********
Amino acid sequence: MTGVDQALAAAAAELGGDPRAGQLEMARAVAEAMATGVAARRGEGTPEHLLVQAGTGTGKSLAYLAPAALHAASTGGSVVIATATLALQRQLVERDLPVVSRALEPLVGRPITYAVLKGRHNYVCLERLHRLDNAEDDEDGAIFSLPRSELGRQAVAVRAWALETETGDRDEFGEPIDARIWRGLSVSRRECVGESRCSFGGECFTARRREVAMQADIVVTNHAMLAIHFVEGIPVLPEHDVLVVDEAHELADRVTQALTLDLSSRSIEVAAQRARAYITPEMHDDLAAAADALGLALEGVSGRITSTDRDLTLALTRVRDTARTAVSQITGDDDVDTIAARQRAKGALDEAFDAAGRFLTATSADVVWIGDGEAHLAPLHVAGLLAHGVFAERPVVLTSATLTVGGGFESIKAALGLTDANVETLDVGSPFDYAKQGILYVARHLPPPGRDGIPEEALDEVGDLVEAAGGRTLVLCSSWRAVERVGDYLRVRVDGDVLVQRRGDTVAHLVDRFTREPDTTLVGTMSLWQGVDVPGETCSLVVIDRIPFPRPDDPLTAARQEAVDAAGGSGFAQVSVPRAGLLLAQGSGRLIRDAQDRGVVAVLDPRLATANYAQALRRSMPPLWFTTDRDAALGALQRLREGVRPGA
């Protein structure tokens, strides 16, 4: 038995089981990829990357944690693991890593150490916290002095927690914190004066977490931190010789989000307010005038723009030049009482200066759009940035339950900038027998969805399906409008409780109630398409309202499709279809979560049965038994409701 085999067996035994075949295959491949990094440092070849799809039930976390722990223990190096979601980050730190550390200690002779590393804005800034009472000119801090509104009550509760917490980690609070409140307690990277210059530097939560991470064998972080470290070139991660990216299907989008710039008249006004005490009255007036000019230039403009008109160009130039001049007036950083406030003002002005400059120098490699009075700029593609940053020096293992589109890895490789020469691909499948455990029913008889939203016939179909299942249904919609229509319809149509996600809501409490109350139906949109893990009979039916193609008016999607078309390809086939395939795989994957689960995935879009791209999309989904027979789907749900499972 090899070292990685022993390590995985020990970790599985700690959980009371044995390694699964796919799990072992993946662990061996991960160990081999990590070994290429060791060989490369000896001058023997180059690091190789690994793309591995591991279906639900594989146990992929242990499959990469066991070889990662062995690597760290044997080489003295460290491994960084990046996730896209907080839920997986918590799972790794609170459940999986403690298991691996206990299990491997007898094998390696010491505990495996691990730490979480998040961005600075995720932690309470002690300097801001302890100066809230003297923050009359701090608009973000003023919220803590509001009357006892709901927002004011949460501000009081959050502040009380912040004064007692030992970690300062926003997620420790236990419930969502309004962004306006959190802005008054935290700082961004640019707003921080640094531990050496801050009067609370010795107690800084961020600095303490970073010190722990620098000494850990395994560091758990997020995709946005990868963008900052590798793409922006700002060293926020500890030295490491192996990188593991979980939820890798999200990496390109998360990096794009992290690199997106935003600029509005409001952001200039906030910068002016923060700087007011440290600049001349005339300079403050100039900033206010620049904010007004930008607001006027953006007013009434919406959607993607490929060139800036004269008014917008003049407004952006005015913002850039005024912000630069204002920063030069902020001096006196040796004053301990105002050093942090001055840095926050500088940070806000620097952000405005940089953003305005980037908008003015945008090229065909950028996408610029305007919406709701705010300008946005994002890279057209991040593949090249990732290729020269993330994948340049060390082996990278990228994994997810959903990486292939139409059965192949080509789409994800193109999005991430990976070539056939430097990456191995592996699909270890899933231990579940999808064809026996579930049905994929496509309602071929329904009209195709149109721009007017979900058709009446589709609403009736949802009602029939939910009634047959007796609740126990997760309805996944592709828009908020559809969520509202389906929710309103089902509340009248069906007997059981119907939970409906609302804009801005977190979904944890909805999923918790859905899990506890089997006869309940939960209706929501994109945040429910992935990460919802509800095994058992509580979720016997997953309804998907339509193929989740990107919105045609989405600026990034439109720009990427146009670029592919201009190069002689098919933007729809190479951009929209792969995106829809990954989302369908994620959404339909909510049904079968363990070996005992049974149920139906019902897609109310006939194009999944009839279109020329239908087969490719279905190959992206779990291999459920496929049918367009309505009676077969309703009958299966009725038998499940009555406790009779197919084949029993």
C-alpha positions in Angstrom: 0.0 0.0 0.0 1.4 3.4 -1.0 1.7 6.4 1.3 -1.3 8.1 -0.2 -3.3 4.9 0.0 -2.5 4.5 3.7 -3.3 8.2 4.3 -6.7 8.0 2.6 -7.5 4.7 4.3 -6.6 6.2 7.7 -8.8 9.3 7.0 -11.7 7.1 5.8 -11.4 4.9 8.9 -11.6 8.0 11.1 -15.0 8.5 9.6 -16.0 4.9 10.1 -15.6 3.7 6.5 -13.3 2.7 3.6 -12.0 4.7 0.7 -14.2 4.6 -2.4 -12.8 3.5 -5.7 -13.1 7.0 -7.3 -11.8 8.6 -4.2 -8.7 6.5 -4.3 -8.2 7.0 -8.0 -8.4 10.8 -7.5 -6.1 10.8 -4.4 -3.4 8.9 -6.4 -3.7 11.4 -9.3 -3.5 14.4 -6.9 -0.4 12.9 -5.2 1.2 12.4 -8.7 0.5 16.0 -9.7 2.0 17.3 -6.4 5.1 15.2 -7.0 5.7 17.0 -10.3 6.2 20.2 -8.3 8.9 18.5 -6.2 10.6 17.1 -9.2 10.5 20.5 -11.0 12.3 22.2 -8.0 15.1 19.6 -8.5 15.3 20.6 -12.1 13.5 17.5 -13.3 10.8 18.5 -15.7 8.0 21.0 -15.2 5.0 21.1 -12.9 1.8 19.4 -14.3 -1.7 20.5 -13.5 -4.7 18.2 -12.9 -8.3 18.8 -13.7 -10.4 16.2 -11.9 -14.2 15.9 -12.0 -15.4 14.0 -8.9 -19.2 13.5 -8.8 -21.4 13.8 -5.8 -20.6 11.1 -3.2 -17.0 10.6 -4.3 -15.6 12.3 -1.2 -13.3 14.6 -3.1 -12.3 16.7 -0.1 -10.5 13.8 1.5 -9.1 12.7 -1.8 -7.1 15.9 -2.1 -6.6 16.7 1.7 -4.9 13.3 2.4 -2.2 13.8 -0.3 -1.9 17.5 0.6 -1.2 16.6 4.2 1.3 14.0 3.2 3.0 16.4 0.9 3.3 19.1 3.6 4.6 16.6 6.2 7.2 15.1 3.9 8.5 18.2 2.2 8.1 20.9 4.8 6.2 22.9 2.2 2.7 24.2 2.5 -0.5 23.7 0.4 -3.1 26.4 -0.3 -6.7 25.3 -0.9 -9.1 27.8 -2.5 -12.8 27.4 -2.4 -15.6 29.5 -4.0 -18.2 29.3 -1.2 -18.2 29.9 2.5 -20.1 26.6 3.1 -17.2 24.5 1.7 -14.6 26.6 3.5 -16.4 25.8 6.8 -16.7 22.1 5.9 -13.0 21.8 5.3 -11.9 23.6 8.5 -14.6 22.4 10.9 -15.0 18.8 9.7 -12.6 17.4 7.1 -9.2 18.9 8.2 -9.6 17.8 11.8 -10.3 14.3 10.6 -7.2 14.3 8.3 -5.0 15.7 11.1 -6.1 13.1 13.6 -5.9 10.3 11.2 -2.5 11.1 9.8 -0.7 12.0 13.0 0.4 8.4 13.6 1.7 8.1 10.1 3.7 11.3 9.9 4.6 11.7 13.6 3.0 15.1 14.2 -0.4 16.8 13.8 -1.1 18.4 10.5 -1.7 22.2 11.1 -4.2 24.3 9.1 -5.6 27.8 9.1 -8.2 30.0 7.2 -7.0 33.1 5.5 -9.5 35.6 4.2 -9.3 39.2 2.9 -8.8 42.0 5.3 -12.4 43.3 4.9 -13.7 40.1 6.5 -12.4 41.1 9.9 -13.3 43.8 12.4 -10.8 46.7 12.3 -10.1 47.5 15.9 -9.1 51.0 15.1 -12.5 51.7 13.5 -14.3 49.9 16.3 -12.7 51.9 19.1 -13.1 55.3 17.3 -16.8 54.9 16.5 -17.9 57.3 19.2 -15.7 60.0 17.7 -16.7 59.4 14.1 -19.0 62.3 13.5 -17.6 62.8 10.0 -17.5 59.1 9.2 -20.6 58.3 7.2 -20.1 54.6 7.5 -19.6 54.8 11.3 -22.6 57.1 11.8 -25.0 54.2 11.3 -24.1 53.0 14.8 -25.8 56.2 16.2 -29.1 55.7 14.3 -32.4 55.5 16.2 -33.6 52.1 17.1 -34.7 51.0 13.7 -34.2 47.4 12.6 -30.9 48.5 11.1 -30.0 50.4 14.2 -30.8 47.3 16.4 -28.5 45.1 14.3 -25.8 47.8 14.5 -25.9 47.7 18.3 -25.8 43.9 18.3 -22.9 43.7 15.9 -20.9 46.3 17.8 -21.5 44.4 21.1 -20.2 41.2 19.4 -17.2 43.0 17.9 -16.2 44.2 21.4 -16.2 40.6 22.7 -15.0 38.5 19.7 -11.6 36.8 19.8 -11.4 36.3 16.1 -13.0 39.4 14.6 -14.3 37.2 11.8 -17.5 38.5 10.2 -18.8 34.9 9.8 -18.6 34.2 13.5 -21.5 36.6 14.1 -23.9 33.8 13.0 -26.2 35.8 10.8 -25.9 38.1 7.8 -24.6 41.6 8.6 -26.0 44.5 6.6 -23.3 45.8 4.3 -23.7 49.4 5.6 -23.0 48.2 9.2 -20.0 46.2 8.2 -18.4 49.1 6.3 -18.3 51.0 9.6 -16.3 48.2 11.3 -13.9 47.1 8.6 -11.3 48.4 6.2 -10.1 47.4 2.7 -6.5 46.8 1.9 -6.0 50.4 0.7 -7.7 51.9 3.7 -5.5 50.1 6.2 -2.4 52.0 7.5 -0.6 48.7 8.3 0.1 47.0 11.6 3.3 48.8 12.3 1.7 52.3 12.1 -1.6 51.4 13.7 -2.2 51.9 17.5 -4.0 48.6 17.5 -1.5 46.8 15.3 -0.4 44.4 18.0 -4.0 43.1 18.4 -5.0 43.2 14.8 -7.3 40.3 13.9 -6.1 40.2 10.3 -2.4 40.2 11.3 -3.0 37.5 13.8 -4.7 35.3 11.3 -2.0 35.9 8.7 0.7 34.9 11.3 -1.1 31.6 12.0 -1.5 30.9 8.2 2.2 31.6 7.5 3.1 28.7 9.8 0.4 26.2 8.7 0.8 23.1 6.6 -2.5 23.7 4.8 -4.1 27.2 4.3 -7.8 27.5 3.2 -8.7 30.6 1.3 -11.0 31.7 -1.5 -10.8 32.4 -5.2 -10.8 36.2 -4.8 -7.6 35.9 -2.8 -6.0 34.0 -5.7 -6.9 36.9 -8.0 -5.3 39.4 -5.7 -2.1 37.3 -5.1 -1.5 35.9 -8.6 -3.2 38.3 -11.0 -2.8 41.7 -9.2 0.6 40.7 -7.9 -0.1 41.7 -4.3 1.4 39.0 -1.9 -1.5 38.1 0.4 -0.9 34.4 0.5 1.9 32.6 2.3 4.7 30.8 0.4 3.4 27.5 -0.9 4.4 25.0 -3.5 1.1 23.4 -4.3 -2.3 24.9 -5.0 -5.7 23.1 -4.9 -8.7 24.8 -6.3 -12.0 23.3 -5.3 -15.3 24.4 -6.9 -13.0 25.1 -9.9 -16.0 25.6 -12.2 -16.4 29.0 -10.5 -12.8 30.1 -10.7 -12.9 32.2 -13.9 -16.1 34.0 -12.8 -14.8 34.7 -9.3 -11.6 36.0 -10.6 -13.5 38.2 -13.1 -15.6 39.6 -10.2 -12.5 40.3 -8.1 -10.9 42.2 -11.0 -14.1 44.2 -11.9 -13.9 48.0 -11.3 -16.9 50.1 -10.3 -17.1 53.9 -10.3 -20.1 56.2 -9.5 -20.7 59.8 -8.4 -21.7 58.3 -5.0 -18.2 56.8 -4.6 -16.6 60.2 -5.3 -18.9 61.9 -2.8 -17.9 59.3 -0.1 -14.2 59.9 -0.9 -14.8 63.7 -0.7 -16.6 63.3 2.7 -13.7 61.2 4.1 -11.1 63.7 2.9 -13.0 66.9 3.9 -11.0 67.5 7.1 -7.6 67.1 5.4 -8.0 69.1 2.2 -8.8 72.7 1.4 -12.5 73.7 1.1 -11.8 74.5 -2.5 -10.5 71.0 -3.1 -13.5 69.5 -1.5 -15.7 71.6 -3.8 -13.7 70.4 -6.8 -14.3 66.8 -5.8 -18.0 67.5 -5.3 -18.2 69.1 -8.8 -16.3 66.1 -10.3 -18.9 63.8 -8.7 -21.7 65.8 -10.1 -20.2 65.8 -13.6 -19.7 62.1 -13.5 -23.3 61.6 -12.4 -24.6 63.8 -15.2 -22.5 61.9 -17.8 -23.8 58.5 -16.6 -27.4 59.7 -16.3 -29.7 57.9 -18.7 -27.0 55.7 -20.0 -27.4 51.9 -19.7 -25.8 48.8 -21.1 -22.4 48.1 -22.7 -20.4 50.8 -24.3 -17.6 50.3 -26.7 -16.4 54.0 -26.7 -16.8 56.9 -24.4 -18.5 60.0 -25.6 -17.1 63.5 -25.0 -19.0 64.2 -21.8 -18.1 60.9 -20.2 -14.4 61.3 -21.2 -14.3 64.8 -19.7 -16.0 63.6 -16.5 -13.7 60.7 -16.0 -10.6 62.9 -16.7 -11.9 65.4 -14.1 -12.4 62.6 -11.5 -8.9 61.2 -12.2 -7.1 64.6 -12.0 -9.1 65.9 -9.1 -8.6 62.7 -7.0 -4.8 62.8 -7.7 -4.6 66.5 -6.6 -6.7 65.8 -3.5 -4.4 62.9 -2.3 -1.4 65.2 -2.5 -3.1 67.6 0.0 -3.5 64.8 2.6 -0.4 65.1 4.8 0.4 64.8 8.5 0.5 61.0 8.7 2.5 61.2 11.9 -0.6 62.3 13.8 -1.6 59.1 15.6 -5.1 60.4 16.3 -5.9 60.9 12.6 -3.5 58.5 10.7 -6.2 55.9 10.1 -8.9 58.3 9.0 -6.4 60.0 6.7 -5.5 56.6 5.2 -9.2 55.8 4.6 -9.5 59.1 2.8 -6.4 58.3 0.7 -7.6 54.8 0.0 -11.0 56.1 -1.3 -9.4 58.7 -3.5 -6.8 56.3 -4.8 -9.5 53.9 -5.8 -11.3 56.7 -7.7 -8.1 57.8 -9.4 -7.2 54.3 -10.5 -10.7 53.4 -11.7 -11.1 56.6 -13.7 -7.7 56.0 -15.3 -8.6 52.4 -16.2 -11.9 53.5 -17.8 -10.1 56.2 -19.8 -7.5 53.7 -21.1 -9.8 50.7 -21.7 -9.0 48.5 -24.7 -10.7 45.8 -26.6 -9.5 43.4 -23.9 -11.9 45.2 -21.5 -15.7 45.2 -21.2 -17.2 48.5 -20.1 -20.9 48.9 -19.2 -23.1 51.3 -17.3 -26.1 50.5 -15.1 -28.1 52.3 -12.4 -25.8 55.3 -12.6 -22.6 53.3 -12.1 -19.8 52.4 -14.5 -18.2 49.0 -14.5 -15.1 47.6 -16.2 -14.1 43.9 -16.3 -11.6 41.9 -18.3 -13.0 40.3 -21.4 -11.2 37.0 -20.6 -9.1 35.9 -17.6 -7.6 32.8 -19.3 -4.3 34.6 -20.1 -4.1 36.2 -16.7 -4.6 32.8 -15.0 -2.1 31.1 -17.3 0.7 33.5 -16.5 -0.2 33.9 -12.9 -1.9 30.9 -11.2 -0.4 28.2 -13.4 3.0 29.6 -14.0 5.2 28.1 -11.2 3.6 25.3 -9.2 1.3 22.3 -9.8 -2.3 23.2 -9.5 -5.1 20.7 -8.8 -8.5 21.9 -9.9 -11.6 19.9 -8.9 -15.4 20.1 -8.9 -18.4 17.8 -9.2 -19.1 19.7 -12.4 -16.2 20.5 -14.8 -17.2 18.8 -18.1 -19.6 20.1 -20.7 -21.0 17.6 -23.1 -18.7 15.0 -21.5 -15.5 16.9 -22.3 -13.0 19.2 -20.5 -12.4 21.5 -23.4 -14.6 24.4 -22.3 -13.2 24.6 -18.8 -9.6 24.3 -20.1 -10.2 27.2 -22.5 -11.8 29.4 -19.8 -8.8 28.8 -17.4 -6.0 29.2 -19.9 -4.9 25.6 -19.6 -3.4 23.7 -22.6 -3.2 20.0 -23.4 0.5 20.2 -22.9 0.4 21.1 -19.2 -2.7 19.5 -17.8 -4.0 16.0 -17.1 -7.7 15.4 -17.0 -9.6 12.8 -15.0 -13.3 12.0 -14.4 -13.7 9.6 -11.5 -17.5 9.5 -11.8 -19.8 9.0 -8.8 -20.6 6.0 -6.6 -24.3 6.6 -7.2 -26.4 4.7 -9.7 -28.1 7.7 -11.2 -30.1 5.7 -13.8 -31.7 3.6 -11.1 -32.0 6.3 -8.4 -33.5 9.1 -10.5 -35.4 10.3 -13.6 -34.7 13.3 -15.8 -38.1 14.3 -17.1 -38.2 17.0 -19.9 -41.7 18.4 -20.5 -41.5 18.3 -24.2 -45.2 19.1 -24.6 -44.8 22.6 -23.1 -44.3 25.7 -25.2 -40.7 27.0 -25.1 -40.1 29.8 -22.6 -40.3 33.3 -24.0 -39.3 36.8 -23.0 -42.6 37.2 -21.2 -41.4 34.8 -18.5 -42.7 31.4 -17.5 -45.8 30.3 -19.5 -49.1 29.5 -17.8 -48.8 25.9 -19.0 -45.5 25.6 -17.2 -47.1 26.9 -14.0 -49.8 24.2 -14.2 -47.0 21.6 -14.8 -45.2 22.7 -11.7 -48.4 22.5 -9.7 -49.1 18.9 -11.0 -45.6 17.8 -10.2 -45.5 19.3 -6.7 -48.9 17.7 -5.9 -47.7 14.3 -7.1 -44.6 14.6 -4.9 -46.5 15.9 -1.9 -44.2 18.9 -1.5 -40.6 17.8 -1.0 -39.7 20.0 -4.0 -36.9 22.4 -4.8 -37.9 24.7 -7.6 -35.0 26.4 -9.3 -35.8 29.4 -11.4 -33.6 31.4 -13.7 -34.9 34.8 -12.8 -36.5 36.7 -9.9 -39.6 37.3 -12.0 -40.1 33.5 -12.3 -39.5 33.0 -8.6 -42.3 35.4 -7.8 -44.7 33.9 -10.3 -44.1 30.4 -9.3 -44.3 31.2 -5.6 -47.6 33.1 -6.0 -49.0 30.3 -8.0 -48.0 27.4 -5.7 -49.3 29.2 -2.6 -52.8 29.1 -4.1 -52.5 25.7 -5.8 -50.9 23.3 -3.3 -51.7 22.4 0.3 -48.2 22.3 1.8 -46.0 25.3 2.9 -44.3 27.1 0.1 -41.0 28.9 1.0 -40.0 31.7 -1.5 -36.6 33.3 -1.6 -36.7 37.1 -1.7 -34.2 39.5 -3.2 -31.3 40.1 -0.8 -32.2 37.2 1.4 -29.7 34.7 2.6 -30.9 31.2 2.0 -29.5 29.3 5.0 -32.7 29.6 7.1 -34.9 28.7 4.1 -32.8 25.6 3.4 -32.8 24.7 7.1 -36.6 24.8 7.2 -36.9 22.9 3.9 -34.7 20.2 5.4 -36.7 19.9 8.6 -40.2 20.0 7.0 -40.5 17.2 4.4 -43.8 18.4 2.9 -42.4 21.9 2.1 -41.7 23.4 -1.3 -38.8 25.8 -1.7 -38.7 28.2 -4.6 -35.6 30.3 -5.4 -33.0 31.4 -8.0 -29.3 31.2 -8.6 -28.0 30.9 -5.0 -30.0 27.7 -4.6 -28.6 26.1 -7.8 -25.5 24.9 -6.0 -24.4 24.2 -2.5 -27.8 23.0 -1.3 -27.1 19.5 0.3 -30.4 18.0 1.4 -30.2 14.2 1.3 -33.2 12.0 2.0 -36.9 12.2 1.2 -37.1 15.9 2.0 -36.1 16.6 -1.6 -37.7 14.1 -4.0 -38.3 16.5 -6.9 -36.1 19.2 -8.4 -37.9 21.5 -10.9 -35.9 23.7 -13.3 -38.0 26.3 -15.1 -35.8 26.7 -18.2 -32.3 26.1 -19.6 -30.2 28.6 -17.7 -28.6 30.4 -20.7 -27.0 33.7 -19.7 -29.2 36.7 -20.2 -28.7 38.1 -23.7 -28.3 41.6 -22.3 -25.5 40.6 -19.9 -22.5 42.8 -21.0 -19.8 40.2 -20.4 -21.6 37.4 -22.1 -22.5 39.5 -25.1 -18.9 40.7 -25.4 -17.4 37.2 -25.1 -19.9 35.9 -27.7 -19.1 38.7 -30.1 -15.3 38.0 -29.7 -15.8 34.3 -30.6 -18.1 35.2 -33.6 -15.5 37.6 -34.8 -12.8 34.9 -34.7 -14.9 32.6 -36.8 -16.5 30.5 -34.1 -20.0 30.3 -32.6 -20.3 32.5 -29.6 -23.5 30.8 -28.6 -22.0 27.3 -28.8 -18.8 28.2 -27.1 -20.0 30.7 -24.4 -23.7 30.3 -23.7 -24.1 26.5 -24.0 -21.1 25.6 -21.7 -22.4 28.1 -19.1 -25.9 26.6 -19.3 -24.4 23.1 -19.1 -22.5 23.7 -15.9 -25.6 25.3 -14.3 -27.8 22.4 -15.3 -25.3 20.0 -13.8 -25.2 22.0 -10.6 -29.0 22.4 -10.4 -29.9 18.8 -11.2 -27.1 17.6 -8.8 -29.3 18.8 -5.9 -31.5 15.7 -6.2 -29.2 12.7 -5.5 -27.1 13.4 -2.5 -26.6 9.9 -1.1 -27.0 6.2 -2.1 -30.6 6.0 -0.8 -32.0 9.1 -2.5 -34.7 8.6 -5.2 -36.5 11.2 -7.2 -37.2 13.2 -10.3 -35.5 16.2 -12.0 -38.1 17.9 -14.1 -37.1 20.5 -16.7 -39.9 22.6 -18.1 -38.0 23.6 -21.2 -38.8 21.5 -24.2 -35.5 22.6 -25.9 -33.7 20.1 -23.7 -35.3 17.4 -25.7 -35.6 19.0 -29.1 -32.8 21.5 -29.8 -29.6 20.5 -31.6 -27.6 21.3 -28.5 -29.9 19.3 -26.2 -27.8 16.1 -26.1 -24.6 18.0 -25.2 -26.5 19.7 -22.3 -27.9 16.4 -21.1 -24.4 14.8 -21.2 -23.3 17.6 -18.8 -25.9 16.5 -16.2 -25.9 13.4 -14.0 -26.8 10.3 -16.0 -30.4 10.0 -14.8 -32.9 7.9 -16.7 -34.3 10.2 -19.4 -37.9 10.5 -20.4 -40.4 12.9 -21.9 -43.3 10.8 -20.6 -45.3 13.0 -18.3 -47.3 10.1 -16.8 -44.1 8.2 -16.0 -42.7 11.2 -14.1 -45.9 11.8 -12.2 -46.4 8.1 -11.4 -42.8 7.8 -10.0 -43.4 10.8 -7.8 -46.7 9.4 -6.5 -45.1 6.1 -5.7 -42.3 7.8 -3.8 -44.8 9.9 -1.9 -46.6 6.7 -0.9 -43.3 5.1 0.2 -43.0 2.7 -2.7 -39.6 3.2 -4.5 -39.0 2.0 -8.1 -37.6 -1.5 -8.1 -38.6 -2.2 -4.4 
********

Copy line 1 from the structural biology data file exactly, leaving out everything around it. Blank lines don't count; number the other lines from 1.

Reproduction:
Amino acid sequence: MTGVDQALAAAAAELGGDPRAGQLEMARAVAEAMATGVAARRGEGTPEHLLVQAGTGTGKSLAYLAPAALHAASTGGSVVIATATLALQRQLVERDLPVVSRALEPLVGRPITYAVLKGRHNYVCLERLHRLDNAEDDEDGAIFSLPRSELGRQAVAVRAWALETETGDRDEFGEPIDARIWRGLSVSRRECVGESRCSFGGECFTARRREVAMQADIVVTNHAMLAIHFVEGIPVLPEHDVLVVDEAHELADRVTQALTLDLSSRSIEVAAQRARAYITPEMHDDLAAAADALGLALEGVSGRITSTDRDLTLALTRVRDTARTAVSQITGDDDVDTIAARQRAKGALDEAFDAAGRFLTATSADVVWIGDGEAHLAPLHVAGLLAHGVFAERPVVLTSATLTVGGGFESIKAALGLTDANVETLDVGSPFDYAKQGILYVARHLPPPGRDGIPEEALDEVGDLVEAAGGRTLVLCSSWRAVERVGDYLRVRVDGDVLVQRRGDTVAHLVDRFTREPDTTLVGTMSLWQGVDVPGETCSLVVIDRIPFPRPDDPLTAARQEAVDAAGGSGFAQVSVPRAGLLLAQGSGRLIRDAQDRGVVAVLDPRLATANYAQALRRSMPPLWFTTDRDAALGALQRLREGVRPGA